Running in Rome: Three Sighting Routes While Running In Rome


I enjoy running especially outdoors. Not only is it great exercise but it’s one of my favorite ways to reset and clear my head. Since wellness and self-care are important to me, I run when I’m home and I continue the tradition when I travel. Yet, I only recently discovered that there is a term for what I do. Running in Rome or “sight jogging” is a combination of running and sightseeing – who figured!

Killing two birds with one stone, running in Rome kept me in shape as I discovered panoramic viewpoints and iconic landmarks perfect for watching the sunrise. Waking up early meant that I avoided the crowds. This allowed me to get off the beaten path for a bit and check out different parts of the city which I might not have seen otherwise. After each run, I felt energized and ready to learn more about Rome’s rich history and culture through a variety of guided tours, classes and day trips offered by Bookmundi.

If you’re considering running in Rome, I have three recommendations! And if you need help crafting your perfect trip with plenty of sightseeing, this 5-day Rome itinerary is perfect for the first time visitor.

 

 

Running In Rome: Sightseeing Routes

 

Via Appia Antica – Running Through Ancient Rome

My Run Total: 6.75 miles or 10.86 kilometers

Via Appia Antica (Appian Way or Old Appian Way) was one the first running routes that I discovered in Rome. On Sundays, the road is closed to traffic. Since I started my run at my hostel in the city center, I only covered a small section of the road. However, you can cover more ground by biking – check out the pros and cons to see more.

Via Appia Antica is the perfect mix of history and beauty. Dating back to 312 B.C., this well-preserved route is a great place to retrace the footsteps of the ancient Romans. It’s the earliest road that led to the ancient city of Rome. To put this into perspective, it predates the Colosseum. Used to transport military supplies, this road was critical in sending Roman troops to southeast Italy. It is now an archaeological park with attractions such as churches, villas, and Roman baths.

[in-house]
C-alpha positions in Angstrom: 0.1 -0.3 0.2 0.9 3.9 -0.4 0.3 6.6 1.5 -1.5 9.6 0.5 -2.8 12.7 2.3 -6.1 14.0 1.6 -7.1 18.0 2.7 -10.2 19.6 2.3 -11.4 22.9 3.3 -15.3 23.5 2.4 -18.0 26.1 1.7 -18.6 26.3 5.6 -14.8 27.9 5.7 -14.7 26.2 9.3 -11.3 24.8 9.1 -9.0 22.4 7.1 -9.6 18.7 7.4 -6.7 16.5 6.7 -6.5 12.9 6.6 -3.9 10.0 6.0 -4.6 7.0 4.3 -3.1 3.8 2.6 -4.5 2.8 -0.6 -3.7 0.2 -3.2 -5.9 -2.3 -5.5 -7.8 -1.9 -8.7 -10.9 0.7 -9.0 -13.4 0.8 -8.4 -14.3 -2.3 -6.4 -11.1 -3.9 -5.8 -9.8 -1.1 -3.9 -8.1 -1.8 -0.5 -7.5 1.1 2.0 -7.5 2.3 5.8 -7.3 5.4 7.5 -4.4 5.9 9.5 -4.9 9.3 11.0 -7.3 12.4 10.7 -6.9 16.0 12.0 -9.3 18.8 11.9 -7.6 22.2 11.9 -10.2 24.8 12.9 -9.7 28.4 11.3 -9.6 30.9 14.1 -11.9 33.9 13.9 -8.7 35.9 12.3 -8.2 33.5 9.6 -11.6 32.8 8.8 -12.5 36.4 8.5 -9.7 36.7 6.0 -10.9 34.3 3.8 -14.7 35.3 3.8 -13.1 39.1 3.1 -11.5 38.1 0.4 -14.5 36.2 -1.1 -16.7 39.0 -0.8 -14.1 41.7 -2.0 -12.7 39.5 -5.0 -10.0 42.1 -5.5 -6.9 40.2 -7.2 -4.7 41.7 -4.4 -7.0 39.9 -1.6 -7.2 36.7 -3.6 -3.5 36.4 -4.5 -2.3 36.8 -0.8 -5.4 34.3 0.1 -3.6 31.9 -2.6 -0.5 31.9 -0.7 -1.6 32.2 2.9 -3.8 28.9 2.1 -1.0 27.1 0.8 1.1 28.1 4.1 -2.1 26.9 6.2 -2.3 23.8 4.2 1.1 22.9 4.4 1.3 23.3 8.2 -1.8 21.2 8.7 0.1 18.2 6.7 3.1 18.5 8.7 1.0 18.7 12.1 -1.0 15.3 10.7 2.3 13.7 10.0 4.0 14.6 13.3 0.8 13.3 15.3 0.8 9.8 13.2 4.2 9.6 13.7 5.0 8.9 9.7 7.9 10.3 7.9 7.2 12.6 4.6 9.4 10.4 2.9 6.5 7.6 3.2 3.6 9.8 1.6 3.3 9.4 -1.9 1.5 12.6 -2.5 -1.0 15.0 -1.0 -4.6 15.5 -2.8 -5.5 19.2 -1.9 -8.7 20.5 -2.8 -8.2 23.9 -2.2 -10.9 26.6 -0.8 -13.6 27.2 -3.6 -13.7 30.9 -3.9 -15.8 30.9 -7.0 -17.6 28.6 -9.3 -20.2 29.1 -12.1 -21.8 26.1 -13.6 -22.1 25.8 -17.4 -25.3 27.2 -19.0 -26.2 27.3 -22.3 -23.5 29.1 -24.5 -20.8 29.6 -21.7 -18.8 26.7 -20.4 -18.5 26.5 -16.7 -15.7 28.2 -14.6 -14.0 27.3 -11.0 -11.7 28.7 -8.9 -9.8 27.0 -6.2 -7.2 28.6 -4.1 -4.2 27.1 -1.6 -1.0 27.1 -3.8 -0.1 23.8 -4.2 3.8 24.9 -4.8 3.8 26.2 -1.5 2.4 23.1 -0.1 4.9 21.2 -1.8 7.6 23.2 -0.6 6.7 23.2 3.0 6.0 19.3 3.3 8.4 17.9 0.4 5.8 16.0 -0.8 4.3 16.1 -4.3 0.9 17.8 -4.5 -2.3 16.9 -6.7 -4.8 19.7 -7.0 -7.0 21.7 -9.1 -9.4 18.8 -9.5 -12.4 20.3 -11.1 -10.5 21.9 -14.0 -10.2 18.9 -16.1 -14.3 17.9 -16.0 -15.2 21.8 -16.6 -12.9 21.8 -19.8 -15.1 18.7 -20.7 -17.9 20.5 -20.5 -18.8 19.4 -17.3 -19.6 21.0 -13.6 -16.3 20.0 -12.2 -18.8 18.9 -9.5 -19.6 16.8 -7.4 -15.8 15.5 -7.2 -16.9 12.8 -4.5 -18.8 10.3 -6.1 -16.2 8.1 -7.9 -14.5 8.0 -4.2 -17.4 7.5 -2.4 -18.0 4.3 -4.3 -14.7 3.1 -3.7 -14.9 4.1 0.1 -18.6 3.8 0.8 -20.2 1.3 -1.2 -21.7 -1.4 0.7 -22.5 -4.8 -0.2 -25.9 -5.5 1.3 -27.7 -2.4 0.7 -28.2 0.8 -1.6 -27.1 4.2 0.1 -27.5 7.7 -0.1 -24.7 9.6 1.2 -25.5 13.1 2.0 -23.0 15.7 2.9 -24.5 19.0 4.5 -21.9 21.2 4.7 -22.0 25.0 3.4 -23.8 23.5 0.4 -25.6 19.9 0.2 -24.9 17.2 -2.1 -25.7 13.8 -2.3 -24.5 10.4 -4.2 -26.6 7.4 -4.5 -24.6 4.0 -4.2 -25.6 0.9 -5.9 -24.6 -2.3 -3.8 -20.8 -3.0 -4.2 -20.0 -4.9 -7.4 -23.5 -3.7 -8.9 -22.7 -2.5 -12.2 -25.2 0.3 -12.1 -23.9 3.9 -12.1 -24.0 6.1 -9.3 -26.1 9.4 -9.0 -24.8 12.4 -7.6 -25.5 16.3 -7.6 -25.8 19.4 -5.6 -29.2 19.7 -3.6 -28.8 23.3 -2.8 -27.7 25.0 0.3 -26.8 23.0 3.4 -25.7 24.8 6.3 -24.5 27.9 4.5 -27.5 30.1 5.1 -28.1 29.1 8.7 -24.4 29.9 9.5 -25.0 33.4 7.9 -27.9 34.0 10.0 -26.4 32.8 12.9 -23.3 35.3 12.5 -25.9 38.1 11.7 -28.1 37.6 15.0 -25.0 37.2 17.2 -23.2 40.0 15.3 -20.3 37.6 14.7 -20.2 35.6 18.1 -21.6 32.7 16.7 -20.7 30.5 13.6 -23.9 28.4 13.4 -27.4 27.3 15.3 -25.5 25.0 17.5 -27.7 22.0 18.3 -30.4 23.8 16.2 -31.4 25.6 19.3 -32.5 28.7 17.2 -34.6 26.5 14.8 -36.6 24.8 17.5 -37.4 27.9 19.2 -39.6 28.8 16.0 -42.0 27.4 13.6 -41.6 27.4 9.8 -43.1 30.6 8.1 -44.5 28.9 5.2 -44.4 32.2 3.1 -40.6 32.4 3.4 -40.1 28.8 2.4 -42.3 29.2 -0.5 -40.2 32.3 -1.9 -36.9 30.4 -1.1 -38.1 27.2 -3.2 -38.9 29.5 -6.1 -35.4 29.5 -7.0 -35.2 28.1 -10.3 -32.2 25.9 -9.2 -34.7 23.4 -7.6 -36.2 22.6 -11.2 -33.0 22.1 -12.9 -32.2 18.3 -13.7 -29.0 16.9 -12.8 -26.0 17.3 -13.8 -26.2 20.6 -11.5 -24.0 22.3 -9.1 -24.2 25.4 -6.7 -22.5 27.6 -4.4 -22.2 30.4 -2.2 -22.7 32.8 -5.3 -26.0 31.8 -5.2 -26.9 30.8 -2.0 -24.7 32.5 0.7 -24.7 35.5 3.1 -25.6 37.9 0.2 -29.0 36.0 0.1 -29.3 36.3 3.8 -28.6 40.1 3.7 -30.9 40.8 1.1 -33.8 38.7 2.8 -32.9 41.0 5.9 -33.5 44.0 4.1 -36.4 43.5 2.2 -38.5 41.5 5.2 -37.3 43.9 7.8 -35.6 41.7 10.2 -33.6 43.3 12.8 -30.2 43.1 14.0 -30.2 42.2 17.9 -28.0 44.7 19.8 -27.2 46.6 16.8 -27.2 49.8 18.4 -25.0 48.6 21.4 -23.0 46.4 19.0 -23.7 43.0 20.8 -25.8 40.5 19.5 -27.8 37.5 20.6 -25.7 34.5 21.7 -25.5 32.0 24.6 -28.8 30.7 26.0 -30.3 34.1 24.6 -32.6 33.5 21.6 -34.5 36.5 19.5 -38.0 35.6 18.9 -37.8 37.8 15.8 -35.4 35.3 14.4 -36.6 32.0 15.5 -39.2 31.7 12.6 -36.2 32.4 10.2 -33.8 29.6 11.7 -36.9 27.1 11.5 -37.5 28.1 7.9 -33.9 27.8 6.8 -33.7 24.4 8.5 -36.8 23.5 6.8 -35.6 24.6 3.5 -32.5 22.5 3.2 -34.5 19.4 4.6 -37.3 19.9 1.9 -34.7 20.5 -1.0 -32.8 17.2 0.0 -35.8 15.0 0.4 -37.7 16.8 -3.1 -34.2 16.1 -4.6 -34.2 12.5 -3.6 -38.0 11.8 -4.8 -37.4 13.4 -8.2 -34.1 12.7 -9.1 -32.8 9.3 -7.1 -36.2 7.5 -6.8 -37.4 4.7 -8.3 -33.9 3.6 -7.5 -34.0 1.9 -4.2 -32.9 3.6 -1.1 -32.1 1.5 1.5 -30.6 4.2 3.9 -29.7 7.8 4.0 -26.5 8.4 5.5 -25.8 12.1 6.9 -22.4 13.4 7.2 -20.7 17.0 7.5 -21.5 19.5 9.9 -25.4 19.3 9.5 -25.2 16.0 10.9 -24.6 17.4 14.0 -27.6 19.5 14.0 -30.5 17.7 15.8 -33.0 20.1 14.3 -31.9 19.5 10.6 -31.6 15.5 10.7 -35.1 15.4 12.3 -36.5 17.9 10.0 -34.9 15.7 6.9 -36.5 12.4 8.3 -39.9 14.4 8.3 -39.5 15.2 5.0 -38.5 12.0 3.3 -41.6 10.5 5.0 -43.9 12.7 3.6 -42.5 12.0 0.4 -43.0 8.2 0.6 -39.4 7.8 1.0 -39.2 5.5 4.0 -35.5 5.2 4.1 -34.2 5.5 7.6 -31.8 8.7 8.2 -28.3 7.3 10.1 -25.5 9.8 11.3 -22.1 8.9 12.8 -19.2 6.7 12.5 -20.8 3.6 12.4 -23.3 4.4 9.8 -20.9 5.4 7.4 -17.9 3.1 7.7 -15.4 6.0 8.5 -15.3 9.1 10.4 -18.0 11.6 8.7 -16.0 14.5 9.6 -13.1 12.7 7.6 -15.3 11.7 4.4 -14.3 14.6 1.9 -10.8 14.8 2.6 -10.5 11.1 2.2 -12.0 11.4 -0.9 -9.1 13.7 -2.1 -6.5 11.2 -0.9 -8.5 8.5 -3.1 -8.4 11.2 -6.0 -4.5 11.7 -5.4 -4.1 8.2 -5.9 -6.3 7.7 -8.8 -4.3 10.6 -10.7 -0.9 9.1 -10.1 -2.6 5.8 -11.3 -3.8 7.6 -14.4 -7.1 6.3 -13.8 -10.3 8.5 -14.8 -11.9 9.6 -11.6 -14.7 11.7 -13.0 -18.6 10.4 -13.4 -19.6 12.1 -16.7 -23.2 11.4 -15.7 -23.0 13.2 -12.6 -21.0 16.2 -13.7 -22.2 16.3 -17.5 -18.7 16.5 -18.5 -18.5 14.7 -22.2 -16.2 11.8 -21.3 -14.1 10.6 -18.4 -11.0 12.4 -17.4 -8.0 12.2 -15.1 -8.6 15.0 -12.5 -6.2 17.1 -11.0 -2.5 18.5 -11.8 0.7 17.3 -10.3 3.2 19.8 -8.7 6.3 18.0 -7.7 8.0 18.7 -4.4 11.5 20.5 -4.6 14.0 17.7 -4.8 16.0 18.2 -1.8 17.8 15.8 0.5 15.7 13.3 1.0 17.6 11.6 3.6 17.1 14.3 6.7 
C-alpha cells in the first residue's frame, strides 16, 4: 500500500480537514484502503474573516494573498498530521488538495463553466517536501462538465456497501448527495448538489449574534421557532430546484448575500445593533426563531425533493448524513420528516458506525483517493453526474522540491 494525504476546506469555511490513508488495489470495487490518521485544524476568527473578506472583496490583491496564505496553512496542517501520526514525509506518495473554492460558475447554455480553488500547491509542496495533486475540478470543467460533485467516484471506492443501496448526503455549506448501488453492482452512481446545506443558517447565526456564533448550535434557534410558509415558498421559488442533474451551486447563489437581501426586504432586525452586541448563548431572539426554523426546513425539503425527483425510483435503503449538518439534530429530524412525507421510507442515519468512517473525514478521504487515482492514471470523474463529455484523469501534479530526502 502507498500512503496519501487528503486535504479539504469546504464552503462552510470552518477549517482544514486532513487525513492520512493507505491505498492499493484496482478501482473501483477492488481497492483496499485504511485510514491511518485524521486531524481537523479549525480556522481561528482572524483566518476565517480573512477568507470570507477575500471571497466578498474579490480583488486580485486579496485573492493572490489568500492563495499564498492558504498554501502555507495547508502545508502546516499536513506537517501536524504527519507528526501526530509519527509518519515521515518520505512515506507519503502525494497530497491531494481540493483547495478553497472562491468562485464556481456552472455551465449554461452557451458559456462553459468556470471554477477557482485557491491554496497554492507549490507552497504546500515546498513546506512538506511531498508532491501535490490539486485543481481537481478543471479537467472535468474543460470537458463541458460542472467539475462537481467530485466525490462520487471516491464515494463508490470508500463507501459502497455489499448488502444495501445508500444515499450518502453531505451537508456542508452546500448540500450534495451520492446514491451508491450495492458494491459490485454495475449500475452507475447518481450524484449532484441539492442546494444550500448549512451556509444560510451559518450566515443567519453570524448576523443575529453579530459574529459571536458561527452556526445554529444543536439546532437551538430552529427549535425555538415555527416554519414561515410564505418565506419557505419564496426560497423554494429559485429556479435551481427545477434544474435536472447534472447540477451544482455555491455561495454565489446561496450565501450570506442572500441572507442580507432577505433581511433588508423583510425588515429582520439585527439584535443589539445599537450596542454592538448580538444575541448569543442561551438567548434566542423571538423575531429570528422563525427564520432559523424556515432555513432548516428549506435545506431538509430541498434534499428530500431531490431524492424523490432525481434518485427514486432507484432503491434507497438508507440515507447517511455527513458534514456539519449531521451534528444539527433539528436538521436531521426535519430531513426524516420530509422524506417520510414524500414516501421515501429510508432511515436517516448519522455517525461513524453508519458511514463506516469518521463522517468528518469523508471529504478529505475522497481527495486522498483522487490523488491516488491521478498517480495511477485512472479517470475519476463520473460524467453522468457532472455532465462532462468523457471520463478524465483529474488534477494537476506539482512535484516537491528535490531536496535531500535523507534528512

Via Appia Antica has the original slabs of stone from the ancient city of Rome. Along the straight cobblestone route, you’ll find the Catacombs of San Callisto, the final resting place of more than 16 popes and 50 martyrs. In ancient Roman times, the dead were not allowed to be buried inside the city walls.

 

Villa Borghese – Running Through Greenery

My Run Total: 4.16 miles or 6.69 kilometers

Villa Borghese is the third largest park in Rome. Once a vineyard and private park for aristocrats, the Villa is now a charming public park. On a hillside overlooking Rome, this multilevel oasis offers expansive views of Rome’s gorgeous skyline as well as museums, lakes and even a zoo.

From my apartment, I ran to the Piazza del Popolo or the “People’s Square”, a grand square which houses Rome’s oldest Egyptian obelisk. Next, I worked my way up the paved Viale Gabriele D’Annunzio, a steep tree-covered hill. Along the way, I stopped to admire the colorful rooftop gardens and counted as many as nine church domes. I also spotted all sorts of church spires and bell towers.

Villa Borghese Viewpoint

Next, I climbed a short flight of steps leading to the Terrazza del Pincio, a large viewpoint which overlooks the Piazza del Popolo. This balcony is a great place to take panoramic photos of the city.

Since there were only a handful of early risers enjoying the view, I sat on the ledge (be careful it’s slippery) and enjoyed the park’s peaceful ambiance. There’s something special about seeing Rome come to life.

After checking out the viewpoint, I walked down a scenic statue-lined path. The statues depicted prominent historical figures and the stone pine trees created a beautiful canopy overhead. For those who want to have a seat, there are wooden benches scattered throughout the park. To the right, the sculptures, water fountains and 1867 water-clock added to the dreamy scenery.

Although I didn’t get to explore Villa Borghese in its entirety, this is my favorite scenic running route in Rome so far. My only wish is that I’ll get to return to Rome to see the sunrise or sunset here.